Olivette Otele's superb book traces the historical links between Africa and Europeby Angelina Osborne / November 11, 2020 / Leave a comment
Olivette Otele argues persuasively that the term African European, a little-used counterpoint to the ubiquitous African American, “is a provocation to those who deny that one can have multiple identities.” This multilayered work tries to shift perceptions, illustrating Stuart Hall’s thoughts about identity as a “matter of becoming… an ever unfinished conversation.”
In this superbly researched book, Otele, a professor of the history of slavery at Bristol, traces the historical links between Africa and Europe. She starts with ancient Kushite kingdoms and their queens who fought against Roman invasion, concluding with the contemporary activism of organisations like Mwasi, a French Afrofeminist collective. Otele presents a vibrant history, hitherto largely unknown to the wider public, which may well assume that the African presence in Europe is a recent phenomenon.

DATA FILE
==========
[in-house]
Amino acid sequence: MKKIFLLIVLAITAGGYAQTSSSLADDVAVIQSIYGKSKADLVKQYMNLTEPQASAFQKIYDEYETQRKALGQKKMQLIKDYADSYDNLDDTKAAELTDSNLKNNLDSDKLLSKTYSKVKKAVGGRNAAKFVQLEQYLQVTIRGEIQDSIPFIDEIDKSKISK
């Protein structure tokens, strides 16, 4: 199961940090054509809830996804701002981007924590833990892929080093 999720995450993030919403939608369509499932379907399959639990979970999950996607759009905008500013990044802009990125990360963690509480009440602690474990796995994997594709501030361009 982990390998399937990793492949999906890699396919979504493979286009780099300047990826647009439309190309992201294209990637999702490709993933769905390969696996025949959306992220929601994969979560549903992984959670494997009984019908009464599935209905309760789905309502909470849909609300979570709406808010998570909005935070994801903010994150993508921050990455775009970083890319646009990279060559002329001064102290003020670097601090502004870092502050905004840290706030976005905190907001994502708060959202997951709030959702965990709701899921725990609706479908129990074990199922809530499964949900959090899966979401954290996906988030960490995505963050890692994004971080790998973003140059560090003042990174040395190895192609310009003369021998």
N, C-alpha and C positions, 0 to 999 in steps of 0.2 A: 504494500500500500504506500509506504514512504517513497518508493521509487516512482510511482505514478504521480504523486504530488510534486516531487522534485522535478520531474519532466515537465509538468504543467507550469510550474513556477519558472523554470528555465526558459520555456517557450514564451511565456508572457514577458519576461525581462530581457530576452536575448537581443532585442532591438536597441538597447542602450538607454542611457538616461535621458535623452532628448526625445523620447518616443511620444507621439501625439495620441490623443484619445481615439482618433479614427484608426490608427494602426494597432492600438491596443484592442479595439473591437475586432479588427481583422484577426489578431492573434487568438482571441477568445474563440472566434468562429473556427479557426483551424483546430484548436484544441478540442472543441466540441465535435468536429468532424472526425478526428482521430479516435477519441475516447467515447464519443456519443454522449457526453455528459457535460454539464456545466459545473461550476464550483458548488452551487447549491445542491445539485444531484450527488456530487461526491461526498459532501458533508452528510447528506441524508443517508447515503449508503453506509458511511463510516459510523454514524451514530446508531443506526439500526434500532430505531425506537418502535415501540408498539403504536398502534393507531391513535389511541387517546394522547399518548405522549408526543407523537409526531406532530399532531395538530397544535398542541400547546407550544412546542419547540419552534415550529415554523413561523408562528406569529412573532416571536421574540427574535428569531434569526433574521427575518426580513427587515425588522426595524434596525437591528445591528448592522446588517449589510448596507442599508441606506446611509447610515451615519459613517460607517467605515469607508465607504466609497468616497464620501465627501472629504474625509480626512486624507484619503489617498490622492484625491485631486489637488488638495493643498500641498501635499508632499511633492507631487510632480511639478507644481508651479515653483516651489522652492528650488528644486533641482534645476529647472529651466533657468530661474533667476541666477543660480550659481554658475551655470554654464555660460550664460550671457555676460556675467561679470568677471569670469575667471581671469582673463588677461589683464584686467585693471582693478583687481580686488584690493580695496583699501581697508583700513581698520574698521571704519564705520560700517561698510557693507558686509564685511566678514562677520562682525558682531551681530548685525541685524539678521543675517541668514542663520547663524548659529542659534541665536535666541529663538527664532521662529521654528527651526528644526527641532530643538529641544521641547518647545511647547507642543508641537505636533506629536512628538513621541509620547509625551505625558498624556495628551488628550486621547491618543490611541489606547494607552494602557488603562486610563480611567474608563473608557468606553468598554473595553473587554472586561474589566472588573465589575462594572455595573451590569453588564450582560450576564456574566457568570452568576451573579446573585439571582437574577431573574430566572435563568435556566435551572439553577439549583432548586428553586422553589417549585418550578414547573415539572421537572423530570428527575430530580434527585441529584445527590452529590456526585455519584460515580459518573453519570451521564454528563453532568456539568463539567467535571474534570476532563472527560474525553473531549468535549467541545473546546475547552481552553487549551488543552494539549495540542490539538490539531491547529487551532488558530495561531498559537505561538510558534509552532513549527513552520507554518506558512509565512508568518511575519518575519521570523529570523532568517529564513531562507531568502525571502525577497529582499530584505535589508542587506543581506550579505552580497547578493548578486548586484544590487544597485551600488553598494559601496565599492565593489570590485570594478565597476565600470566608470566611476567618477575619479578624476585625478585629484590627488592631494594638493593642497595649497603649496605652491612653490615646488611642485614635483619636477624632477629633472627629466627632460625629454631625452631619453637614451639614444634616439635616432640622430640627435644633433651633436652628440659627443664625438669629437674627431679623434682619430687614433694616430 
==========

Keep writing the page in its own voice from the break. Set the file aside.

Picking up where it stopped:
This richly layered history brims with stories of how African Europeans contributed to the culture, politics and language in the countries they lived in. For example, Juan Latino from Granada in Spain gained degrees while still enslaved, emerging as a prominent poet of the Renaissance and challenging European assumptions of the day regarding the intellectual abilities of Africans. Otele also considers how African European lives were shaped by transatlantic enslavement. She explores, too, how they were affected by colonial constructions of race, gender, politics, identity and power.
This book is more than just the stories of interesting lives; it is also a careful study of the scholarship on these individuals. Black scholars have used such life stories to empower diasporic populations living under oppressive racial hierarchies. Otele concludes on an uplifting note, showing how African Europeans are asserting their right to define themselves. As Otele remarks, they are reshaping the discussion around race, feminism and their own futures.
African Europeans: An Untold History by Olivette Otele (Hurst, £20)